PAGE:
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  • John McDonnell

When will Australia's borders open?

When the national cabinet meets on Monday, one of the items on the agenda will be the process for re-opening the borders.

As one senior official has pointed out the prime minister and the premiers have a choice.

Once everyone is vaccinated they will have two options” to keep Australia Covid free or to allow borders to open and risk multiple infections a week. Of course, once everyone is vaccinated the effects of Covid may be no worse than the common cold.

If Australia is to open the international borders the states will have to commit to keeping the internal borders open otherwise the tourist industry will be unable to recover. At the moment this is uncertain.

When he was asked about the prospect for the borders re-opening on Sunday, Scott Morrison said it was far from certain.

On the other hand, Home Affairs minister Karen Andrews told Sky News Sunday Agenda she was working towards getting the borders open.

The overriding factor is medical advice. At the moment the jury is still out on whether vaccination can prevent the transmission of the virus. Initial evidence from the United Kingdom appears to indicate that the Astra Zeneca vaccine does prevent transmission but vaccination with AZ is being limited to the over 50’s, who are less likely to be spreaders than younger people.

In the circumstances, it is likely that the Morrison government will take a cautious approach. This will involve enlarging the bubble with New Zealand, which begins its operation tomorrow. This will probably be extended to include Singapore, Korea and Vietnam. Such an extension will allow the return of at least some of the overseas students.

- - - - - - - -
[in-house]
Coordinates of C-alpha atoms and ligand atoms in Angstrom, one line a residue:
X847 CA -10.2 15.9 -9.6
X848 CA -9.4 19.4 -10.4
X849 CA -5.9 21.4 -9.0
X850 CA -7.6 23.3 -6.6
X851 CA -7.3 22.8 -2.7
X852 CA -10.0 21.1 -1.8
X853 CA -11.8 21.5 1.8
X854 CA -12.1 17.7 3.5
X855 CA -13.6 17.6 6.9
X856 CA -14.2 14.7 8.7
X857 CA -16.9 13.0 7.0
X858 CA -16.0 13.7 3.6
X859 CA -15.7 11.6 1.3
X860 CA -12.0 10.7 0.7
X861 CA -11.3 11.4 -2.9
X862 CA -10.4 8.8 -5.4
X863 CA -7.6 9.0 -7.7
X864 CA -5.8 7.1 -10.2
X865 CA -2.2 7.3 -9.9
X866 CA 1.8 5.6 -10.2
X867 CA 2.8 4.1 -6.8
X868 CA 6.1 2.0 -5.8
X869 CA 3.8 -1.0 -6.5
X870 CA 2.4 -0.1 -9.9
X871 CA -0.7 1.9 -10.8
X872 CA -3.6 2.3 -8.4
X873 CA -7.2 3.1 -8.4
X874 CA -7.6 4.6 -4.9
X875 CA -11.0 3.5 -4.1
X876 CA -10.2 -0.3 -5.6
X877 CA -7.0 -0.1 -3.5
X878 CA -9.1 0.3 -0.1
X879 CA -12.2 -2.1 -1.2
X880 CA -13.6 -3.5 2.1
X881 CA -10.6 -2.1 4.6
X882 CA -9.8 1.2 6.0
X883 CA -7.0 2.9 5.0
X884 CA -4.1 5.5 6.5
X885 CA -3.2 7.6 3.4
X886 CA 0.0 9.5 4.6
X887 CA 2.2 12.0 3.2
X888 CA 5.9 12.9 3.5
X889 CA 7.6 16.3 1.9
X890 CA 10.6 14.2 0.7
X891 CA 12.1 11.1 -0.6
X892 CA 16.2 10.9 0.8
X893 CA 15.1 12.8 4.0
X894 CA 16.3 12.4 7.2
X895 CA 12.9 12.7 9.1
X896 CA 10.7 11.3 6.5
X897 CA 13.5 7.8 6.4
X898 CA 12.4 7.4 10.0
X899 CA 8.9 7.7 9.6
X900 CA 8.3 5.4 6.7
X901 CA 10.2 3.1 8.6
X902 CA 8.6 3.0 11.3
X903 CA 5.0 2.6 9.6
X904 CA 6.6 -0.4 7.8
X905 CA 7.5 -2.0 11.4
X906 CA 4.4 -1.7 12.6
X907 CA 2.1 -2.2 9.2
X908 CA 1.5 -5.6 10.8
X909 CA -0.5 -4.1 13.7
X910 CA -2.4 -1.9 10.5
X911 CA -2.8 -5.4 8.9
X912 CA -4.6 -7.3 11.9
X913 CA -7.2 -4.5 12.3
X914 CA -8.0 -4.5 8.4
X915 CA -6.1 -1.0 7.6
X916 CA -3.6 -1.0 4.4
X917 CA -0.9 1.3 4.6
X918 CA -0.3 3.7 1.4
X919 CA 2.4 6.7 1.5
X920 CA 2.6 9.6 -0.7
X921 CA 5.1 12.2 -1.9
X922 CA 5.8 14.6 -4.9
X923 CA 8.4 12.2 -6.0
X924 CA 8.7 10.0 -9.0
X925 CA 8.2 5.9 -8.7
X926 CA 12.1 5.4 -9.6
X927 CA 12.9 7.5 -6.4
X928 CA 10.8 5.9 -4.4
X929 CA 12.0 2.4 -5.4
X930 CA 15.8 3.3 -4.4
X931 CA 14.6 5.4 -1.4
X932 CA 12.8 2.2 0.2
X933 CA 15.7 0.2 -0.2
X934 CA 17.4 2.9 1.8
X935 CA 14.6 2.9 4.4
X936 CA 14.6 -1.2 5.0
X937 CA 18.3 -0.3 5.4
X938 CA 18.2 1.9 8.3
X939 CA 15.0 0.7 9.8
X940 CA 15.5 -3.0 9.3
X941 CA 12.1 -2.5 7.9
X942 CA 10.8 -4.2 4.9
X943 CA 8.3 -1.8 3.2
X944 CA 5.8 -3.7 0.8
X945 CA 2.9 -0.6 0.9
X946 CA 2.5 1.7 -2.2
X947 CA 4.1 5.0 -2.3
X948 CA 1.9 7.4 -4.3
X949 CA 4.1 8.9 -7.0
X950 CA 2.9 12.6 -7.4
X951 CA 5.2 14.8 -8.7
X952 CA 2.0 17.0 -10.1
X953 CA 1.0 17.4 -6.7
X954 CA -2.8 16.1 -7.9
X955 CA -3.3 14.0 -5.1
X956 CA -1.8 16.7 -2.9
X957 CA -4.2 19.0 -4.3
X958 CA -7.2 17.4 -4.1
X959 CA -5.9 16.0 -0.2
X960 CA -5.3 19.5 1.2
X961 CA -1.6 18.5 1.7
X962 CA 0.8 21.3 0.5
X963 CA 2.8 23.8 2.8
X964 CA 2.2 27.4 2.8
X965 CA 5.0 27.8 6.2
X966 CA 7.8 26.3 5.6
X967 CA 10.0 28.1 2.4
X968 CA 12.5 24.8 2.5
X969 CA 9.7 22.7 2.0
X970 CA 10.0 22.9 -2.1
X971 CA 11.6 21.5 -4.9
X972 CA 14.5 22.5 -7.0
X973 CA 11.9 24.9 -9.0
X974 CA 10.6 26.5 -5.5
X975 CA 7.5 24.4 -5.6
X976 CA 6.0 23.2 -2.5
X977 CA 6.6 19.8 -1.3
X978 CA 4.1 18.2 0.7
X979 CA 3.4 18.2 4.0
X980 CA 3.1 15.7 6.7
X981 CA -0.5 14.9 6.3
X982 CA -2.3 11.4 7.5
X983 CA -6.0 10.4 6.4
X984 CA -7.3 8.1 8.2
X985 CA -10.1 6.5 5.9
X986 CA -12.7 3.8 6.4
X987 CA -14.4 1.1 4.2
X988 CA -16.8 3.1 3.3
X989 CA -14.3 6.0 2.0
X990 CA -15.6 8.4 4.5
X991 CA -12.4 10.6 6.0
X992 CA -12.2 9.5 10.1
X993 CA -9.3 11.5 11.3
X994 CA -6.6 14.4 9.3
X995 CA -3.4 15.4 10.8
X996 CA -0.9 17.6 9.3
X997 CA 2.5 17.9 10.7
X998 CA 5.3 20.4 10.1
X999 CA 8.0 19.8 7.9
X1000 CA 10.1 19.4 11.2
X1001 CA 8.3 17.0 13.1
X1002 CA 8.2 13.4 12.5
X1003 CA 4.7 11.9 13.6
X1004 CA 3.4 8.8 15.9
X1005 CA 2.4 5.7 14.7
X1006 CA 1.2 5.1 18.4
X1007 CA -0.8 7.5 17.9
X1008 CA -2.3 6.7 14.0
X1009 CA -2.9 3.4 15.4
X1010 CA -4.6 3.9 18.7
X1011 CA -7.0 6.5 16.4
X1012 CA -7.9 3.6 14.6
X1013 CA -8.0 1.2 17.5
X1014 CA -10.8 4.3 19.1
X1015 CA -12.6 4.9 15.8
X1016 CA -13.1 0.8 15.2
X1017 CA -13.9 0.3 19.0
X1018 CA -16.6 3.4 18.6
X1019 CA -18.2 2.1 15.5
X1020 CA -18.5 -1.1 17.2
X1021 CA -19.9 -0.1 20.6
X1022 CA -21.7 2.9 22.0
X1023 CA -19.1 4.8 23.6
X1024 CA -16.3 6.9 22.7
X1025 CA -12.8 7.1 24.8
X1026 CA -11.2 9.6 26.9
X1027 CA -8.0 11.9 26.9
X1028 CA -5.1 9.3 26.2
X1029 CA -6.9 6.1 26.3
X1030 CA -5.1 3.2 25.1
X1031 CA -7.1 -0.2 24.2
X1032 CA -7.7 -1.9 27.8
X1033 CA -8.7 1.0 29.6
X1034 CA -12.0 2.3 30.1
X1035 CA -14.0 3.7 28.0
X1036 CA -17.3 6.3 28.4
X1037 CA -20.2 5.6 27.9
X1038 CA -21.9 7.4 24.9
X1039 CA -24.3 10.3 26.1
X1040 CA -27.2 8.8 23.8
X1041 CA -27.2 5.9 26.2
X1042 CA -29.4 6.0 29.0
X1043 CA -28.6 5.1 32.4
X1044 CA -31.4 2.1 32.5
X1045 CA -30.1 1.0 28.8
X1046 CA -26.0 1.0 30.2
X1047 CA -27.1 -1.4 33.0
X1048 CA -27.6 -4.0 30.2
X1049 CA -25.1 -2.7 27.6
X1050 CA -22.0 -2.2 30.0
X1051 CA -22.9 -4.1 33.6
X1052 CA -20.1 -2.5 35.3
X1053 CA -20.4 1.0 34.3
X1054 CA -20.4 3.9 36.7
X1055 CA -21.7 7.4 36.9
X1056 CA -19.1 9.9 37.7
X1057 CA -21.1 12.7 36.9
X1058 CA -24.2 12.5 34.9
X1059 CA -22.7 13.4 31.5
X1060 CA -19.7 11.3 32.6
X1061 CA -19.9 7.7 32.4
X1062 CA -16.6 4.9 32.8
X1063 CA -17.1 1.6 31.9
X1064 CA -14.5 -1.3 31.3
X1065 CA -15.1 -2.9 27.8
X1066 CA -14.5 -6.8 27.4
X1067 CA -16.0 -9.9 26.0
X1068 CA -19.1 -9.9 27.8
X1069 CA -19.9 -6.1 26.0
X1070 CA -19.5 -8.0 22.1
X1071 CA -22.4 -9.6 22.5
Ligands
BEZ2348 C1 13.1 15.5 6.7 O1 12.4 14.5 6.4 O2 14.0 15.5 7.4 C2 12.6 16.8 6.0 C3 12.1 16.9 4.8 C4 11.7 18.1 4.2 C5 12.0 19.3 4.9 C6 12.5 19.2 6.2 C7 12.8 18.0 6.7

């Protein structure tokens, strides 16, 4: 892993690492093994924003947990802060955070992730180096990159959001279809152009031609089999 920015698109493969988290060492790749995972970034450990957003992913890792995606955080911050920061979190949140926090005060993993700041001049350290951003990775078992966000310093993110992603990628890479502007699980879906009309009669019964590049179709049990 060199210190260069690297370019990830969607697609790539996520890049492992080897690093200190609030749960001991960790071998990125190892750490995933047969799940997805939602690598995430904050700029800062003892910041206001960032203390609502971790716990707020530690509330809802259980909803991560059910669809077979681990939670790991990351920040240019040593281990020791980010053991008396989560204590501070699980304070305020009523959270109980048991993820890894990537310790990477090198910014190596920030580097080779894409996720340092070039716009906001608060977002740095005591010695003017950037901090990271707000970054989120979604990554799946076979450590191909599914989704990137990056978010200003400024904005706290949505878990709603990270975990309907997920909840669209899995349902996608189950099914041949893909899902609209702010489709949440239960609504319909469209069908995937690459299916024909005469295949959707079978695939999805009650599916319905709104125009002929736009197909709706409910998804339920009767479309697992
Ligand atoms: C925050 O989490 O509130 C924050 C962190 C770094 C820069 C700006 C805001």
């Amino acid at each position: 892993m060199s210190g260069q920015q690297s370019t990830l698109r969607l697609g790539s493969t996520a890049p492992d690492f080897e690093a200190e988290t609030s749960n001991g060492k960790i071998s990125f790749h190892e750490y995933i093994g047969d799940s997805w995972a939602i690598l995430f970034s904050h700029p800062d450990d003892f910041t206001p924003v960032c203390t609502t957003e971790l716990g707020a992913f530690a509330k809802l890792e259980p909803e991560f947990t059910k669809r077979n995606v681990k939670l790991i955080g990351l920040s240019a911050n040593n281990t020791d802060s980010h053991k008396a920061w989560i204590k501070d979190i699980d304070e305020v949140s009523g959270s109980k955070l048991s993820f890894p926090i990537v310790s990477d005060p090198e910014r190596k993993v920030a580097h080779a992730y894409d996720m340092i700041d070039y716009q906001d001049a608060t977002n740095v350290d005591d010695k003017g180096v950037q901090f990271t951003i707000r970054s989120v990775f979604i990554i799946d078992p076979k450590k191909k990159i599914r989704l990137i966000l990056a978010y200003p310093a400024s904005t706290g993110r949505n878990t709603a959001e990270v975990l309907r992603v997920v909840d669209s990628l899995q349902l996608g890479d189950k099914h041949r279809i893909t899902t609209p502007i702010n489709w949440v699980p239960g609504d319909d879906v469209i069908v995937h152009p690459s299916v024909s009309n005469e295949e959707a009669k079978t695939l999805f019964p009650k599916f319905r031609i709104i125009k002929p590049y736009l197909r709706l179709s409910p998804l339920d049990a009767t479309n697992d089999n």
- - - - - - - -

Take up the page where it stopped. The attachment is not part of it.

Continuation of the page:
Another prospect floated by the prime minister was the idea of home quarantine for vaccinated Australians who want to travel from overseas. It is not clear that the state governments will agree to this, even though it has been employed before now for selected people such as actor Tom Hanks. This approach could also be extended to allow vaccinated foreign students to quarantine in student accommodation.

Any opening of the borders will assist with the economic recovery and increase business confidence. Business is calling for certainty about the border opening so they can frame their investment decisions. As Judo Bank economist, Warren Hogan has pointed out, non-mining business investment is yet to recover and this will handicap any boost to productivity.

Politically, the prospect for both the vaccination program and border re-opening is cloudy.

There is an incentive for the Labor states to run dead on both programs in order to assist Anthony Albanese to win the next federal election. It doesn’t matter what goes wrong with either the vaccination program or the economic recovery: Scott Morrison will get the blame. This provides a perverse incentive for Labor premiers to delay border opening under the guise of keeping their citizens safe.

Once the election is over it should be smooth sailing. This would be a great fillip to Labor’s popularity if it was in government.


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